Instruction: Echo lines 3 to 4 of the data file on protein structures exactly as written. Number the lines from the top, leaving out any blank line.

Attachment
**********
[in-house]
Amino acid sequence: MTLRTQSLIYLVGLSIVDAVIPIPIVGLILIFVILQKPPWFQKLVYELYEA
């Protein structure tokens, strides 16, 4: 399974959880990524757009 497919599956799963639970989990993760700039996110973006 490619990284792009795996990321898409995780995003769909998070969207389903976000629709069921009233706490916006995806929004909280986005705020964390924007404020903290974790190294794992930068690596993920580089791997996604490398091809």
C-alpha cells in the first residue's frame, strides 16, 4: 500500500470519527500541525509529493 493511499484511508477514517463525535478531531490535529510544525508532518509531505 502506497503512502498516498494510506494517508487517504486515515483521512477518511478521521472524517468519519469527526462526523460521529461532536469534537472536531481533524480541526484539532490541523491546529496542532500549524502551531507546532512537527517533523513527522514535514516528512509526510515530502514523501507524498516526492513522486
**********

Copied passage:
């Protein structure tokens, strides 16, 4: 399974959880990524757009 497919599956799963639970989990993760700039996110973006 490619990284792009795996990321898409995780995003769909998070969207389903976000629709069921009233706490916006995806929004909280986005705020964390924007404020903290974790190294794992930068690596993920580089791997996604490398091809």
C-alpha cells in the first residue's frame, strides 16, 4: 500500500470519527500541525509529493 493511499484511508477514517463525535478531531490535529510544525508532518509531505 502506497503512502498516498494510506494517508487517504486515515483521512477518511478521521472524517468519519469527526462526523460521529461532536469534537472536531481533524480541526484539532490541523491546529496542532500549524502551531507546532512537527517533523513527522514535514516528512509526510515530502514523501507524498516526492513522486